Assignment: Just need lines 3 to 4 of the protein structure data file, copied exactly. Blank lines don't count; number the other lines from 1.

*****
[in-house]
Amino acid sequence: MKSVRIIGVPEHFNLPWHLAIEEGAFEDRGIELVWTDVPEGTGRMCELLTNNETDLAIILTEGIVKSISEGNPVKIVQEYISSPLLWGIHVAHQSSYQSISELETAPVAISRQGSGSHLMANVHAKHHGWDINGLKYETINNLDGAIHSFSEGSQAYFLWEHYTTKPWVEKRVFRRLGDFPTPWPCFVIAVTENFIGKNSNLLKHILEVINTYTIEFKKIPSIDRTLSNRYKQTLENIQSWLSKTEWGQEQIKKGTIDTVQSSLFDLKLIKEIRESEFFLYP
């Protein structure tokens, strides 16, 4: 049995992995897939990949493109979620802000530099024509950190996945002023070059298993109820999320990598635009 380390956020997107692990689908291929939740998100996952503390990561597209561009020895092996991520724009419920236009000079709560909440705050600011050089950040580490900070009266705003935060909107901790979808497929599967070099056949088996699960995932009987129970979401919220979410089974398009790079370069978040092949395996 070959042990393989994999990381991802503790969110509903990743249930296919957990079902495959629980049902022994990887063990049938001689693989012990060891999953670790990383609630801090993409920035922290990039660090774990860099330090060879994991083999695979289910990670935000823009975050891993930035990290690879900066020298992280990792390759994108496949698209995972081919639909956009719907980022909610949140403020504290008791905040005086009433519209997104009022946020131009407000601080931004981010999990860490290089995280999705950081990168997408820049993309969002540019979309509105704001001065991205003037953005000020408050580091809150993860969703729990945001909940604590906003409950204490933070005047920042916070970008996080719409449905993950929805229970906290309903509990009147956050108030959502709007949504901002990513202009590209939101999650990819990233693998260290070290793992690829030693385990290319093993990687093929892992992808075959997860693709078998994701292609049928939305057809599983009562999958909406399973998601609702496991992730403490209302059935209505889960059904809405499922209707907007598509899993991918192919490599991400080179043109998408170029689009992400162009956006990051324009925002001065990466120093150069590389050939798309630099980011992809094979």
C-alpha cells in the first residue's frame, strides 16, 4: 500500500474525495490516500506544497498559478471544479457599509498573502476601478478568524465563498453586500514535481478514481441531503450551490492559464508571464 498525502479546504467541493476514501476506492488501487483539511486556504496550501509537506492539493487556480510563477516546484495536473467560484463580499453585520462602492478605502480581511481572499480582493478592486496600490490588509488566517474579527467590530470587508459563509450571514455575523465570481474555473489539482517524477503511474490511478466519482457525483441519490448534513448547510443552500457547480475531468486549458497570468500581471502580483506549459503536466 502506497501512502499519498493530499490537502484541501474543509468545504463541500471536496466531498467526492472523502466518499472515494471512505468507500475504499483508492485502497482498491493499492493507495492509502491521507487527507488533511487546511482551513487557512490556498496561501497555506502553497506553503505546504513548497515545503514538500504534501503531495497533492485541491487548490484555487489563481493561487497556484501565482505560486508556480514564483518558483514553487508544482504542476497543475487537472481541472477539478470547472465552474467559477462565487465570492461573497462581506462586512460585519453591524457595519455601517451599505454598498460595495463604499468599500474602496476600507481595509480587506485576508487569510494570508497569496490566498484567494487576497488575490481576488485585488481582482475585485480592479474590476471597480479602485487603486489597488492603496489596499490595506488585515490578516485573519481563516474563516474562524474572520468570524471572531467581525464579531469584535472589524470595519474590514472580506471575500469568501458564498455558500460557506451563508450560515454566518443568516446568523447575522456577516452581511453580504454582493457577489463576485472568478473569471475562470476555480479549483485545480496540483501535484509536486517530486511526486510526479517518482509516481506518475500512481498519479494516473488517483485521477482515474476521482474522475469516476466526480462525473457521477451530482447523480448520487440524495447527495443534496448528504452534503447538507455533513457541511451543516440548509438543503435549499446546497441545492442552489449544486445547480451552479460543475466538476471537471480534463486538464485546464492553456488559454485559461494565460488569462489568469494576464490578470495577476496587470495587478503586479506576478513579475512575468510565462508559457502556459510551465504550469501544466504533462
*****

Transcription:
């Protein structure tokens, strides 16, 4: 049995992995897939990949493109979620802000530099024509950190996945002023070059298993109820999320990598635009 380390956020997107692990689908291929939740998100996952503390990561597209561009020895092996991520724009419920236009000079709560909440705050600011050089950040580490900070009266705003935060909107901790979808497929599967070099056949088996699960995932009987129970979401919220979410089974398009790079370069978040092949395996 070959042990393989994999990381991802503790969110509903990743249930296919957990079902495959629980049902022994990887063990049938001689693989012990060891999953670790990383609630801090993409920035922290990039660090774990860099330090060879994991083999695979289910990670935000823009975050891993930035990290690879900066020298992280990792390759994108496949698209995972081919639909956009719907980022909610949140403020504290008791905040005086009433519209997104009022946020131009407000601080931004981010999990860490290089995280999705950081990168997408820049993309969002540019979309509105704001001065991205003037953005000020408050580091809150993860969703729990945001909940604590906003409950204490933070005047920042916070970008996080719409449905993950929805229970906290309903509990009147956050108030959502709007949504901002990513202009590209939101999650990819990233693998260290070290793992690829030693385990290319093993990687093929892992992808075959997860693709078998994701292609049928939305057809599983009562999958909406399973998601609702496991992730403490209302059935209505889960059904809405499922209707907007598509899993991918192919490599991400080179043109998408170029689009992400162009956006990051324009925002001065990466120093150069590389050939798309630099980011992809094979």
C-alpha cells in the first residue's frame, strides 16, 4: 500500500474525495490516500506544497498559478471544479457599509498573502476601478478568524465563498453586500514535481478514481441531503450551490492559464508571464 498525502479546504467541493476514501476506492488501487483539511486556504496550501509537506492539493487556480510563477516546484495536473467560484463580499453585520462602492478605502480581511481572499480582493478592486496600490490588509488566517474579527467590530470587508459563509450571514455575523465570481474555473489539482517524477503511474490511478466519482457525483441519490448534513448547510443552500457547480475531468486549458497570468500581471502580483506549459503536466 502506497501512502499519498493530499490537502484541501474543509468545504463541500471536496466531498467526492472523502466518499472515494471512505468507500475504499483508492485502497482498491493499492493507495492509502491521507487527507488533511487546511482551513487557512490556498496561501497555506502553497506553503505546504513548497515545503514538500504534501503531495497533492485541491487548490484555487489563481493561487497556484501565482505560486508556480514564483518558483514553487508544482504542476497543475487537472481541472477539478470547472465552474467559477462565487465570492461573497462581506462586512460585519453591524457595519455601517451599505454598498460595495463604499468599500474602496476600507481595509480587506485576508487569510494570508497569496490566498484567494487576497488575490481576488485585488481582482475585485480592479474590476471597480479602485487603486489597488492603496489596499490595506488585515490578516485573519481563516474563516474562524474572520468570524471572531467581525464579531469584535472589524470595519474590514472580506471575500469568501458564498455558500460557506451563508450560515454566518443568516446568523447575522456577516452581511453580504454582493457577489463576485472568478473569471475562470476555480479549483485545480496540483501535484509536486517530486511526486510526479517518482509516481506518475500512481498519479494516473488517483485521477482515474476521482474522475469516476466526480462525473457521477451530482447523480448520487440524495447527495443534496448528504452534503447538507455533513457541511451543516440548509438543503435549499446546497441545492442552489449544486445547480451552479460543475466538476471537471480534463486538464485546464492553456488559454485559461494565460488569462489568469494576464490578470495577476496587470495587478503586479506576478513579475512575468510565462508559457502556459510551465504550469501544466504533462